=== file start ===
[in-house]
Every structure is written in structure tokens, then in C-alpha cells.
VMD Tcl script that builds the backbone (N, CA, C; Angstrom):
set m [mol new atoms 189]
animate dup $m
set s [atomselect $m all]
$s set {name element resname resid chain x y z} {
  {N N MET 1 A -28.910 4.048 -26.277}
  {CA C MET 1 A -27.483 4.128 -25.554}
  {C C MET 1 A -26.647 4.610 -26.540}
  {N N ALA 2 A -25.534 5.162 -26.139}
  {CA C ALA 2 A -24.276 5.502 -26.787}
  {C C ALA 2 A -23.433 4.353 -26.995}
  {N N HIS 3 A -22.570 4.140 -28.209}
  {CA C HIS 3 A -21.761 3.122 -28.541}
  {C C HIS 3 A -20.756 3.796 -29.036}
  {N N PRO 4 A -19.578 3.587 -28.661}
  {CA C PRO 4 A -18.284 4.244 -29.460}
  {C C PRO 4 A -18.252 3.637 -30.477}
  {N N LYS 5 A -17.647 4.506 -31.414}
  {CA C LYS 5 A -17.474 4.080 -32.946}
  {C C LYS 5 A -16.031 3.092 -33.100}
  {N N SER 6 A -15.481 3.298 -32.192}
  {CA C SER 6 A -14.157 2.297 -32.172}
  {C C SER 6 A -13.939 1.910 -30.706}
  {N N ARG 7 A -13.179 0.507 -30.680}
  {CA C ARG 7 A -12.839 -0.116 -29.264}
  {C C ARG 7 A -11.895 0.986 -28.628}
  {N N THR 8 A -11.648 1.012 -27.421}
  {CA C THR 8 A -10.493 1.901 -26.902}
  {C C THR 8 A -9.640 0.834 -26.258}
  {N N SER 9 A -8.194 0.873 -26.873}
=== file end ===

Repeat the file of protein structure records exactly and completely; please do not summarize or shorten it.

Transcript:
[in-house]
Every structure is written in structure tokens, then in C-alpha cells.
VMD Tcl script that builds the backbone (N, CA, C; Angstrom):
set m [mol new atoms 189]
animate dup $m
set s [atomselect $m all]
$s set {name element resname resid chain x y z} {
  {N N MET 1 A -28.910 4.048 -26.277}
  {CA C MET 1 A -27.483 4.128 -25.554}
  {C C MET 1 A -26.647 4.610 -26.540}
  {N N ALA 2 A -25.534 5.162 -26.139}
  {CA C ALA 2 A -24.276 5.502 -26.787}
  {C C ALA 2 A -23.433 4.353 -26.995}
  {N N HIS 3 A -22.570 4.140 -28.209}
  {CA C HIS 3 A -21.761 3.122 -28.541}
  {C C HIS 3 A -20.756 3.796 -29.036}
  {N N PRO 4 A -19.578 3.587 -28.661}
  {CA C PRO 4 A -18.284 4.244 -29.460}
  {C C PRO 4 A -18.252 3.637 -30.477}
  {N N LYS 5 A -17.647 4.506 -31.414}
  {CA C LYS 5 A -17.474 4.080 -32.946}
  {C C LYS 5 A -16.031 3.092 -33.100}
  {N N SER 6 A -15.481 3.298 -32.192}
  {CA C SER 6 A -14.157 2.297 -32.172}
  {C C SER 6 A -13.939 1.910 -30.706}
  {N N ARG 7 A -13.179 0.507 -30.680}
  {CA C ARG 7 A -12.839 -0.116 -29.264}
  {C C ARG 7 A -11.895 0.986 -28.628}
  {N N THR 8 A -11.648 1.012 -27.421}
  {CA C THR 8 A -10.493 1.901 -26.902}
  {C C THR 8 A -9.640 0.834 -26.258}
  {N N SER 9 A -8.194 0.873 -26.873}